No matter what the problems facing a generation, everyone is always looking for a reason to hope for a better day. Perhaps that is why the message of forgiveness in Genesis 9 is so prevalent, no matter how one looks at it. From the smallest word choice to the entire context in which it was written, its purpose does not change or diminish. It remains the first promise, made to all of humanity, that God’s wrath is not eternal. It is a story not only for an ancient Jewish nation, but also the rest of humanity, both past and present. It is for this reason that it has endured the test of time and is still studied from so many different perspectives today.

Bibliography

American Standard Version. Bible Explorer. 4th Edition. Web. 6 October 2011 Brettler, Marc Z. Forward. The New Oxford Annotated Bible. 4th edition. Ed. Michael D Coogan. Oxford University Press, 2007. Print. Freedman, David Noel., Allen C. Myers, and Astrid B. Beck. “Bow and Arrow.” Eerdmans Dictionary of the Bible. Grand Rapids, MI: Eerdmans, 2000. 195-96. Print. Geerhardus, Vos, Biblical Theology. Grand Rapids: Eerdmans, 1954. King James Bible. Ed John Bois, John Ward. Bible Explorer. 4th Edition. Web. 6 October 2011. Life Application Study Bible. Wheaten IL: Tyndale House Publishers, 2005. Print. New International Version. New Living Translation. Trans: Daniel I. Block, Allan Ross, Gordon Wenham. Bible Explorer. 4th Edition. Web. 6 October 2011. The New Oxford Annotated Bible. 4th edition. Ed. Michael D Coogan. Oxford University Press, 2007. Print. Young, Robert. Young’s Analytical Concordance to the Bible: Based upon the King James Version. Nashville: T. Nelson, 1982. Print. Walvoord, John F. ; Zuck, Roy B. ; Dallas Theological Seminary: The Bible Knowledge Commentary : An Exposition of the Scriptures. Wheaton, IL : Victor Books, 1983-c1985, S. 1:40. Young, Robert. Young’s Analytical Concordance to the Bible: Based upon the King James Version. Nashville: T. Nelson, 1982. Print.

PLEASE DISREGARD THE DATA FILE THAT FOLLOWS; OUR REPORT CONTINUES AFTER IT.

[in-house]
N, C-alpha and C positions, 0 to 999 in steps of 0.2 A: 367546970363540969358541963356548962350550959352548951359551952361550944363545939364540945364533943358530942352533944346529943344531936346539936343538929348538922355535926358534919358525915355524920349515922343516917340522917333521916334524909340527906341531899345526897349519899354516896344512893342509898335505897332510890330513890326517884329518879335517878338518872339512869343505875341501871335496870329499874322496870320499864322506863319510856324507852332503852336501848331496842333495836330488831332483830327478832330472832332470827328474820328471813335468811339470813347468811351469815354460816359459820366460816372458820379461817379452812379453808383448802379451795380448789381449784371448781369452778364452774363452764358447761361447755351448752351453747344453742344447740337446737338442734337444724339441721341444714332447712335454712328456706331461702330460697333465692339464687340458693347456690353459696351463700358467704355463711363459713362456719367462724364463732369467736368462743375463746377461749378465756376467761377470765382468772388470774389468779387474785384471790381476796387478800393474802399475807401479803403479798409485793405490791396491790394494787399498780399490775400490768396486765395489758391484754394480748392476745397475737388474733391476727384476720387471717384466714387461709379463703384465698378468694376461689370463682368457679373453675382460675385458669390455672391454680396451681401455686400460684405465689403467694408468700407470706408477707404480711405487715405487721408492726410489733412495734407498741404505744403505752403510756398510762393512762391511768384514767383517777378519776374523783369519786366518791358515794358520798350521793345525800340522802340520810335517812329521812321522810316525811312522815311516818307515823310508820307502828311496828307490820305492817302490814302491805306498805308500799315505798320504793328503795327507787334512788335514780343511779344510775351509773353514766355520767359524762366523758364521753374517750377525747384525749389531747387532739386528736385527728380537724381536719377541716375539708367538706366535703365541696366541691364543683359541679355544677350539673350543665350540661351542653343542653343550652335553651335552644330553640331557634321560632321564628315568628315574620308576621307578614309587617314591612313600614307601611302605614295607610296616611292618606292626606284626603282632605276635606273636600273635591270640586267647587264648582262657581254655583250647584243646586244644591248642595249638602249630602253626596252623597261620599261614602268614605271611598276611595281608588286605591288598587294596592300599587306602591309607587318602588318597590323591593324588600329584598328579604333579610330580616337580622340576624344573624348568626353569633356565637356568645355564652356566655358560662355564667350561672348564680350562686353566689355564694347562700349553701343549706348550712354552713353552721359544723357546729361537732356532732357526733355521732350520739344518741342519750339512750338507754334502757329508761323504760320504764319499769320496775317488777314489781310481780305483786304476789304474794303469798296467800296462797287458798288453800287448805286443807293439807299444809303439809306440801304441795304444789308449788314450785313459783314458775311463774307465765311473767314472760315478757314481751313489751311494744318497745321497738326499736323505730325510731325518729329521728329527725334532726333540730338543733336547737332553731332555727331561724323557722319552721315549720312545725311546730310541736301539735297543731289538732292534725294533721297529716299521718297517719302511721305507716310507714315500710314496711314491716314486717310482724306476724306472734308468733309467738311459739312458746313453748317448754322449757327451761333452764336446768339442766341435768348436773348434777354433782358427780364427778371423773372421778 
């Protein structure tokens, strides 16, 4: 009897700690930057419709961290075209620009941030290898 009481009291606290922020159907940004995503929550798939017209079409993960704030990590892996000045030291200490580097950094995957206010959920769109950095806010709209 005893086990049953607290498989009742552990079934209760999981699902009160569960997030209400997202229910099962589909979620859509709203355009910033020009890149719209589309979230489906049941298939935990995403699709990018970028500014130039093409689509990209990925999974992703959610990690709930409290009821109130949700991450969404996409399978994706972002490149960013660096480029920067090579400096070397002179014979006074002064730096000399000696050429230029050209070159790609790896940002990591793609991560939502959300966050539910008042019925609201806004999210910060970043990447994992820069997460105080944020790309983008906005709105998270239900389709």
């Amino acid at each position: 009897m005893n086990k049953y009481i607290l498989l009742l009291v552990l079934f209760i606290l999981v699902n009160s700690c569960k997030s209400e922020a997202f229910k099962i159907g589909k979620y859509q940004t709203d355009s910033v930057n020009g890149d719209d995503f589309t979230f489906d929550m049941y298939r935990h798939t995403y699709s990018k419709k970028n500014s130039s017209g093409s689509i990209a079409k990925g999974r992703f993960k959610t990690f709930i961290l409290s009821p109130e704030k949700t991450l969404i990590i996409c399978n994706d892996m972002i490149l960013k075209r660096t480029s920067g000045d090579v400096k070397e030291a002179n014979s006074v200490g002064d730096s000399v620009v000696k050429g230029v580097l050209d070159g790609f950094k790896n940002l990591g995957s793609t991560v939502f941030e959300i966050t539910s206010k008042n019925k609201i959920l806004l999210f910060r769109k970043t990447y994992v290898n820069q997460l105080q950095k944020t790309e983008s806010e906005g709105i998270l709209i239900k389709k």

[1] Life Application Study Bible. Wheaten IL: Tyndale House Publishers, 2005. Print. New International Version. p 34. [2] New Living Translation. Trans: Daniel I. Block, Allan Ross, Gordon Wenham. Bible Explorer. 4th Edition. Web. 6 October 2011 [3] King James Bible. Ed John Bois, John Ward. Bible Explorer. 4th Edition. Web. 6 October 2011 [4] American Standard Version. Bible Explorer. 4th Edition. Web. 6 October 2011 [5] The New Oxford Annotated Bible. 4th edition. Ed. Michael D Coogan. Oxford University Press, 2007. Print. p 22. [6] Young, Robert. Young’s Analytical Concordance to the Bible: Based upon the King James Version. Nashville: T. Nelson, 1982. Print. [7] Freedman, David Noel., Allen C. Myers, and Astrid B. Beck. “Bow and Arrow.” Eerdmans Dictionary of the Bible. Grand Rapids, MI: Eerdmans, 2000. 195-96. Print [8] Walvoord, John F. ; Zuck, Roy B. ; Dallas Theological Seminary: The Bible Knowledge Commentary : An Exposition of the Scriptures. Wheaton, IL : Victor Books, 1983-c1985, S. 1:40 [9] Young, Robert. Young’s Analytical Concordance to the Bible: Based upon the King James Version. Nashville: T. Nelson, 1982. Print. [10] Geerhardus, Vos, Biblical Theology (Grand Rapids: Eerdmans, 1954), p. 64. [11] Brettler, Marc Z. Forward. The New Oxford Annotated Bible. 4th edition. Ed. Michael D Coogan. Oxford University Press, 2007. Print.